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Studies Highlight Ethnic Inequalities In Cancer Rates

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Fuseworks Media
Fuseworks Media
Studies Highlight Ethnic Inequalities In Cancer Rates

Wellington, Dec 7 NZPA - Health services must work further to reduce ethnic inequalities, both through prevention programmes and quality health care services, according to two studies by Otago University.

The first report, examining trends in cancer incidence by ethnic and socioeconomic groups in New Zealand from 1981 to 2004, found that endometrial and thyroid cancer rates were consistently three times higher among Pacific women than European women, study leader Professor Tony Blakely said today.

"Obesity may be a partial reason why endometrial cancer rates are higher among Pacific women, but it is far from a complete explanation," he said today.

Conversely, there were cancers where the rates are highest among Europeans, melanoma being the most obvious example, he said.

"Other examples included brain, colorectal (although Maori rates are approaching European rates over time) and bladder cancers.

Cervical cancer rates had halved in 25 years, and fell most dramatically among Maori and Pacific women.

"This is presumably due to cervical cancer screening," Prof Blakely said.

Nevertheless, rates in 2001-04 were still twice as high among Maori and Pacific women compared to European women, indicating the need to increase Maori and Pacific participation in screening further.

Lung cancer had also increased since 1981 for both Maori and European women, but decreased for both Maori and European men.

"At any one point in time, though, Maori rates were two to three times European rates, and rates among low income groups up to twice high income groups," Prof Blakely said.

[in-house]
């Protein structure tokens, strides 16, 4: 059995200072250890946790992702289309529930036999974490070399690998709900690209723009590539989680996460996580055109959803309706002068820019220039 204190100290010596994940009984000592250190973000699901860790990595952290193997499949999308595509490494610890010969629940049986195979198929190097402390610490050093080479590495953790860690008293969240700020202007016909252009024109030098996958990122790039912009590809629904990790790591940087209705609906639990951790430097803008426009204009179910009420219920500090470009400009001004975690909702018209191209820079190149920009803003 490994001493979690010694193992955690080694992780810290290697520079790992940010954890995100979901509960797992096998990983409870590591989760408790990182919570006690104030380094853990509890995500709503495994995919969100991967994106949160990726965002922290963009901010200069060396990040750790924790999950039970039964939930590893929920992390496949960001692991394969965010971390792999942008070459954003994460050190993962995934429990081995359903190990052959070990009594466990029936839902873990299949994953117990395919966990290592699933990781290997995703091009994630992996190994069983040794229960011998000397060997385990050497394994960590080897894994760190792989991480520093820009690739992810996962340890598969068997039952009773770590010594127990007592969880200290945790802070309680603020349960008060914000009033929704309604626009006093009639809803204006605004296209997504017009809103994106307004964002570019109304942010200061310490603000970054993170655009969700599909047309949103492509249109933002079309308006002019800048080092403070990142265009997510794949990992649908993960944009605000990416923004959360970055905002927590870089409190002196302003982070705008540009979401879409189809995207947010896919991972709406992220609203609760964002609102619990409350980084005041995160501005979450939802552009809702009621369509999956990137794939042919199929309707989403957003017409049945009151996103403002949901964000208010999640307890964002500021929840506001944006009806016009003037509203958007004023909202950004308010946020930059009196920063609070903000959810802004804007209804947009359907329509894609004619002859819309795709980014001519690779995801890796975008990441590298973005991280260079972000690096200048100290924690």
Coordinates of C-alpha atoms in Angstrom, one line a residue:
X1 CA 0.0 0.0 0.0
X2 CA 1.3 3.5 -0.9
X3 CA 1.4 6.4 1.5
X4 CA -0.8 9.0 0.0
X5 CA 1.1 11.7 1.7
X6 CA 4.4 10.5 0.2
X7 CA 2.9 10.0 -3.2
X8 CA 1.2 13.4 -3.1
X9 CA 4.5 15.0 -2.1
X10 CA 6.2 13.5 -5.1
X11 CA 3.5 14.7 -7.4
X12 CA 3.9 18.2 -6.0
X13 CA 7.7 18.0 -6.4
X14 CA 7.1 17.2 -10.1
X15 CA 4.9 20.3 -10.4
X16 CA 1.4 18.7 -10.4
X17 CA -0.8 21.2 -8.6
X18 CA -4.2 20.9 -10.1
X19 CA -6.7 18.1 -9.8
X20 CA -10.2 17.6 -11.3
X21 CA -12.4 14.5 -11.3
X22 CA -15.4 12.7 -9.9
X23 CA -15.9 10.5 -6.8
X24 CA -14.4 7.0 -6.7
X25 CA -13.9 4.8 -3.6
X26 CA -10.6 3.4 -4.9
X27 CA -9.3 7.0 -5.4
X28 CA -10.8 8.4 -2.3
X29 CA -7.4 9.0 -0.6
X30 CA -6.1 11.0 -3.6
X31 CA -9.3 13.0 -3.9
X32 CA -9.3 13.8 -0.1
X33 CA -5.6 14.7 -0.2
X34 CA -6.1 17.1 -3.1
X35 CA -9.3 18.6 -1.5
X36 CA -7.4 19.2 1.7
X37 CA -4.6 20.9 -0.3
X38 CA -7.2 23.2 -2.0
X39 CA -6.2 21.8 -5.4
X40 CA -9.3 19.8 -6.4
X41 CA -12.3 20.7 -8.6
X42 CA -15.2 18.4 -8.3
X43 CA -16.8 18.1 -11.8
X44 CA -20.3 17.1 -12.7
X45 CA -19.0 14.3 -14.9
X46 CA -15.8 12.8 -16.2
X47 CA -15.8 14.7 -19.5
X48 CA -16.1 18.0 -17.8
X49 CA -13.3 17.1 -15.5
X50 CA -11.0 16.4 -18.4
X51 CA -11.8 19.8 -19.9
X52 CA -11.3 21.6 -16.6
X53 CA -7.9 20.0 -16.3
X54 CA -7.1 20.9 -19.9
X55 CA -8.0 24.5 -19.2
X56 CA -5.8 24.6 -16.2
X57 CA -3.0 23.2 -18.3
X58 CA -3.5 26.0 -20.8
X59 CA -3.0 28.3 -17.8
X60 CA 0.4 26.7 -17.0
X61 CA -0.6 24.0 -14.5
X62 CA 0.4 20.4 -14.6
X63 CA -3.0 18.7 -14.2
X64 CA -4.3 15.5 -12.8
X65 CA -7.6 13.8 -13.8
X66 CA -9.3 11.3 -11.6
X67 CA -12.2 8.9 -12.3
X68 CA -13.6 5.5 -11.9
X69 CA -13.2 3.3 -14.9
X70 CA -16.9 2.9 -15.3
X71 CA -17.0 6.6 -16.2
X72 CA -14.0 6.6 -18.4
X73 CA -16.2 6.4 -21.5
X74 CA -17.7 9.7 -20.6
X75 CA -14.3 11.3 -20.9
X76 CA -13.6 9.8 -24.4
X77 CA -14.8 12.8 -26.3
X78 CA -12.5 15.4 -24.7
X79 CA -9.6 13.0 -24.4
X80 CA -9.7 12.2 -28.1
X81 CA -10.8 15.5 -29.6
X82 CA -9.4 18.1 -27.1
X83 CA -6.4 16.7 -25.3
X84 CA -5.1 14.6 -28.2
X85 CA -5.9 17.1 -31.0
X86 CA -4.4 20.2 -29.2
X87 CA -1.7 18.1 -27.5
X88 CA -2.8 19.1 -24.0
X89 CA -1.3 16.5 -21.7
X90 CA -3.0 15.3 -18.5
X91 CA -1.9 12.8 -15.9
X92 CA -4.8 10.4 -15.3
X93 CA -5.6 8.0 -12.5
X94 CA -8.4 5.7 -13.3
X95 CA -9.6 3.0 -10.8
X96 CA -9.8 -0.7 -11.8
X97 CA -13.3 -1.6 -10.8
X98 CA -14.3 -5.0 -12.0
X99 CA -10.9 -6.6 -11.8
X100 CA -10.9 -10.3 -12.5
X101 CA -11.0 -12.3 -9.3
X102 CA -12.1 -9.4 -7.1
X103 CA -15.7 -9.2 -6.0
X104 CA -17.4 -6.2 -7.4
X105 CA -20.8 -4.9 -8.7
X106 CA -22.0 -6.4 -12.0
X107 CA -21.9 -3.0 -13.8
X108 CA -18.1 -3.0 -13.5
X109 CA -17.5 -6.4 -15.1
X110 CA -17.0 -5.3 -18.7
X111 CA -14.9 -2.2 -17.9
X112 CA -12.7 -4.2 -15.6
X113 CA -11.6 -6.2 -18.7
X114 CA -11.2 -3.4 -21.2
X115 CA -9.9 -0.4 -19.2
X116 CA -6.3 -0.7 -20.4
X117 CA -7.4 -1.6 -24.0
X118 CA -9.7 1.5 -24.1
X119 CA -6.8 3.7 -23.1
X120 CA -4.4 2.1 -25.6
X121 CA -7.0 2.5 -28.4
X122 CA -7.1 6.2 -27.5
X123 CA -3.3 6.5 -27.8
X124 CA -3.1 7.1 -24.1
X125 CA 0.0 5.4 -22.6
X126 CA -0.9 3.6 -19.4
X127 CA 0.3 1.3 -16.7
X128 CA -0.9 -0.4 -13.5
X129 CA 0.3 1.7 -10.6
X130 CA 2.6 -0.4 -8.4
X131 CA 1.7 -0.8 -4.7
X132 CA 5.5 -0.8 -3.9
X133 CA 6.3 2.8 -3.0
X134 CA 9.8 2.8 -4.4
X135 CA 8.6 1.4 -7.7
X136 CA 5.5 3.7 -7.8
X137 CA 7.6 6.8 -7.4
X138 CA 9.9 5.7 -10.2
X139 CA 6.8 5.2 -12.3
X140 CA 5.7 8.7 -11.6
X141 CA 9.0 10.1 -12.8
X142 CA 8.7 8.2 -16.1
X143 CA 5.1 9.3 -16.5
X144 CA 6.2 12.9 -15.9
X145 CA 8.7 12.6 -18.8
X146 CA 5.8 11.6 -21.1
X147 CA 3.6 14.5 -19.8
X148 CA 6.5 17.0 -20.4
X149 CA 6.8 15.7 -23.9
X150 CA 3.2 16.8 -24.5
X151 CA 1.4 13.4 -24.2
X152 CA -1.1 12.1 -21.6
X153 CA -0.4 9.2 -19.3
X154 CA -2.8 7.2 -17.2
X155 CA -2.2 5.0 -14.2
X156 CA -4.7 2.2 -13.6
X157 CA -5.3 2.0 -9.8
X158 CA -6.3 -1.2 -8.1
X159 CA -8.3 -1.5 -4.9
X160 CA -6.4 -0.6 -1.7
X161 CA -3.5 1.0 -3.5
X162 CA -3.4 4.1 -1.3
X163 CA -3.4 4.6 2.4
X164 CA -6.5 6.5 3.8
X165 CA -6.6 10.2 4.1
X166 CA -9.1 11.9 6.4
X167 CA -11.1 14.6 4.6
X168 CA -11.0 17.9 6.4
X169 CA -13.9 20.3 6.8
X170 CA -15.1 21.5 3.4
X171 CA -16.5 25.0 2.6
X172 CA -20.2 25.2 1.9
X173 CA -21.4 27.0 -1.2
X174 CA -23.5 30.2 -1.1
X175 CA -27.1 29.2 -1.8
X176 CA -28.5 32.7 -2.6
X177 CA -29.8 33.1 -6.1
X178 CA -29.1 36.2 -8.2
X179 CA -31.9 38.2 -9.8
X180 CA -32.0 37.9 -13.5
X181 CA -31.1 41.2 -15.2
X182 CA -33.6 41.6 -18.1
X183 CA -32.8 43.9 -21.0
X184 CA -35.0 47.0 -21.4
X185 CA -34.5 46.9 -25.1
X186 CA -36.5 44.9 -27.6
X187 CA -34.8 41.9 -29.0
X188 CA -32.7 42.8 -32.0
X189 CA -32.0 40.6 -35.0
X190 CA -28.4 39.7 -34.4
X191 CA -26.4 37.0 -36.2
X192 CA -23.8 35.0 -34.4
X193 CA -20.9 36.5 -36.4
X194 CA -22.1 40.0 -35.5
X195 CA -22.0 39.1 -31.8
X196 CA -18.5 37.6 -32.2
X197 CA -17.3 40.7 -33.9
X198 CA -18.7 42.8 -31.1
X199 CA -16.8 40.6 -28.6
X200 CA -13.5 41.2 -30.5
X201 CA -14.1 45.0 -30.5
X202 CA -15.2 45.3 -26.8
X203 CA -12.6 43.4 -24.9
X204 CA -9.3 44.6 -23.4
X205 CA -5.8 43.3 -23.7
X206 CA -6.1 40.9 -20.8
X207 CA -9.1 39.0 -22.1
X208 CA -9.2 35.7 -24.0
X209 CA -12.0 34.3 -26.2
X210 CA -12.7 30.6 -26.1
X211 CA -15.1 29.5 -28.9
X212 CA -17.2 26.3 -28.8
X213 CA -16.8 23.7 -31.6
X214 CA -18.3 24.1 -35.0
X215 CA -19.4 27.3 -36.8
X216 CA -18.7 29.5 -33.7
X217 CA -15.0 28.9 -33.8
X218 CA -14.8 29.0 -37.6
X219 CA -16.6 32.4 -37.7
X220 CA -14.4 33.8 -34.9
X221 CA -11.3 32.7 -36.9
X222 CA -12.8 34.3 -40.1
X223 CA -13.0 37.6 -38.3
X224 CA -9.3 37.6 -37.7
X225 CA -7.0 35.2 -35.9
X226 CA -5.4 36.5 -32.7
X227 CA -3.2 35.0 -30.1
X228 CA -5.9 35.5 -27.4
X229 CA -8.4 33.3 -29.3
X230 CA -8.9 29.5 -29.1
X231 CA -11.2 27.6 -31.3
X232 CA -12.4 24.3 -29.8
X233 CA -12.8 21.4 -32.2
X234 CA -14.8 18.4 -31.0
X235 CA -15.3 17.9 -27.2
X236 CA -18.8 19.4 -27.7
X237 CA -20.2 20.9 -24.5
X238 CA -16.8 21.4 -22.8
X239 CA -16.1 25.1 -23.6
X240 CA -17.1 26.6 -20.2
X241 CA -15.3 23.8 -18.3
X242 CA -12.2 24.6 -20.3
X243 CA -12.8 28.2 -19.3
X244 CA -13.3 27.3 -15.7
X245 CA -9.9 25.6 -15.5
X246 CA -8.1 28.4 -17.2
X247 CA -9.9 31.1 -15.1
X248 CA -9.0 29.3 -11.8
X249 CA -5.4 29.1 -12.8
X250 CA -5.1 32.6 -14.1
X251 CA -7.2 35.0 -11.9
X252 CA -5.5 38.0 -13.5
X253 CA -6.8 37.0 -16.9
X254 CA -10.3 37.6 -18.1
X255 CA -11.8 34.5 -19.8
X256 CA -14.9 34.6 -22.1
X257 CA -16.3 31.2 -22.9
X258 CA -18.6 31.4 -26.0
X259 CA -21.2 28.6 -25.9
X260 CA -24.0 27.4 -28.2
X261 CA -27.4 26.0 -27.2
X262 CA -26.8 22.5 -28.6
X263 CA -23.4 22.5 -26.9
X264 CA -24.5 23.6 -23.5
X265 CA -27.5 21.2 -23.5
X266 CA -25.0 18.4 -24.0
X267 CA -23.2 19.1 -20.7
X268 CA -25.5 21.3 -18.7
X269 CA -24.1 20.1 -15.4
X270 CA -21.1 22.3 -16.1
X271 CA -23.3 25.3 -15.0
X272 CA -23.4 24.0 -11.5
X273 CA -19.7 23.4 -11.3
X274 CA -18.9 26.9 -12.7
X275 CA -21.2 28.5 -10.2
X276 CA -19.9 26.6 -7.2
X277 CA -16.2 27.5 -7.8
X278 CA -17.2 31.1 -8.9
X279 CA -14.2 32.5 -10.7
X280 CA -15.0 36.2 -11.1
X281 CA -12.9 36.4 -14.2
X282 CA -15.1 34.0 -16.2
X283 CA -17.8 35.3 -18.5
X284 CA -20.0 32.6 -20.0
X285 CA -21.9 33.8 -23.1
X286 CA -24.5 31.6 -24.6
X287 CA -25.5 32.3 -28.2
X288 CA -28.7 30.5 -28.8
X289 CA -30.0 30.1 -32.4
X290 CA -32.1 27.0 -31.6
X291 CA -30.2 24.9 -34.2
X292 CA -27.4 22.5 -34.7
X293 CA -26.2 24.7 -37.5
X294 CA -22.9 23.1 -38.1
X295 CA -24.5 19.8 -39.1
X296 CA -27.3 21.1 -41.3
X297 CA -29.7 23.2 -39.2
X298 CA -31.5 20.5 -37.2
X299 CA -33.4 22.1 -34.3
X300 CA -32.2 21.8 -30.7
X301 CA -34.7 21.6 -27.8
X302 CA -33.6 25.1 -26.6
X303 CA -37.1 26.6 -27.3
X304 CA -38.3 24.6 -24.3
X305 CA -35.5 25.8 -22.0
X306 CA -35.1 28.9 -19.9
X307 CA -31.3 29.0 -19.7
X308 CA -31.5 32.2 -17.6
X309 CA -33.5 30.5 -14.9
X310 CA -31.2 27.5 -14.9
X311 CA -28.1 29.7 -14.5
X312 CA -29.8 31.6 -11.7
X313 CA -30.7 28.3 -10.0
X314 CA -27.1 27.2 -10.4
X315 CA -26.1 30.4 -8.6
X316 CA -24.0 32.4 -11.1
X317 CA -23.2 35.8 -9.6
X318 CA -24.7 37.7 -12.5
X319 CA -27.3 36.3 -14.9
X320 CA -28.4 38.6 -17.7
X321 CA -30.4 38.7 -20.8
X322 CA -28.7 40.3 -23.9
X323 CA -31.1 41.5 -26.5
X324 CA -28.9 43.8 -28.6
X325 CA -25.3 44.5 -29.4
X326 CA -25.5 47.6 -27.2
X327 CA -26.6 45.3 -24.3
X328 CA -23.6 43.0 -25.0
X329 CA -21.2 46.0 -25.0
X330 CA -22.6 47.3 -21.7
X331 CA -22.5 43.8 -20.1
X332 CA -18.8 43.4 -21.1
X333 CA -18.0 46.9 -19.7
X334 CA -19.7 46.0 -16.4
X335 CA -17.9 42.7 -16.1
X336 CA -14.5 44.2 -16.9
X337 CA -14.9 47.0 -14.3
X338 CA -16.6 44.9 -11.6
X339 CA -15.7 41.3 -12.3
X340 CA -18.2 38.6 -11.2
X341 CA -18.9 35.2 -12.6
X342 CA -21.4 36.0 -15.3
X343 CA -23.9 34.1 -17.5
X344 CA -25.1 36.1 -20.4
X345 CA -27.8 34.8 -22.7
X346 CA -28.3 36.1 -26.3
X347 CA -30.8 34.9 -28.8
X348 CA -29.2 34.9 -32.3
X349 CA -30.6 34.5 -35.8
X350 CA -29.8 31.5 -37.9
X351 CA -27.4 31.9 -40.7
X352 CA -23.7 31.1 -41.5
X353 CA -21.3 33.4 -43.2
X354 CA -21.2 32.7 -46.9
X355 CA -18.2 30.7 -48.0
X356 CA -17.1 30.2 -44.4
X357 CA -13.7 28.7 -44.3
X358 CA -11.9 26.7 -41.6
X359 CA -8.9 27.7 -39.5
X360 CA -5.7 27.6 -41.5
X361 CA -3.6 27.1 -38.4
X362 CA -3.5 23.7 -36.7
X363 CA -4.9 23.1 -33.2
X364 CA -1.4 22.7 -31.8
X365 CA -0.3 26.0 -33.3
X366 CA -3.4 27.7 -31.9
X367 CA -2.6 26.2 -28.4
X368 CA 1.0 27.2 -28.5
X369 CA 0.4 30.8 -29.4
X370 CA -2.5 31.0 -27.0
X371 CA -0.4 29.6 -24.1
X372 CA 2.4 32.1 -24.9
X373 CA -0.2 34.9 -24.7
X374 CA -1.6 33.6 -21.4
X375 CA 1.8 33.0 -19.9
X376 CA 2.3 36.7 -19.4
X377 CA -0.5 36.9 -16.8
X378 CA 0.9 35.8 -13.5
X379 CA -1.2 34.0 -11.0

Breast cancer rates had increased in all ethnic groups, but most rapidly amongst Maori women, whose rates were a third higher than European rates in 2001-04.

High income women consistently had 10 percent to 20 percent higher rates than low income women.

The second report, The Burden of Cancer, combined the incidence rates with cancer survival and mortality data, and determined a composite measure of "burden". This burden measured years of life lost due to early death from cancer, and years of life lived in less than full health.

Maori cancer burden per head of population was greater than non-Maori.

"This is due to the combined effect of often having higher incidence rates, and just about always having worse survival (rates) once diagnosed.

"For example, the Maori burden was over three times the non-Maori burden for lung, liver and testicular cancer, and two to three times greater for cervical, laryngeal, stomach and endometrial cancers.

Prof Blakely said the health services had a role in reducing these ethnic inequalities, both through prevention programmes and quality health care services.

Among men, lung, prostate and colorectal cancers were the three top ranked cancers in burden for both Maori and non-Maori.

Prostate cancer was the highest ranked among non-Maori (17 percent of all non-Maori male cancer burden) whereas among Maori males lung cancer was the highest ranked (24.1 percent).

Among women, both Maori and non-Maori, breast, lung and colorectal were the three highest ranked cancers in terms of burden. However, among Maori, lung cancer was nearly as great as the breast cancer burden, Prof Blakely said.

The studies were funded by the Health Research Council of New Zealand with support from the Ministry of Health.

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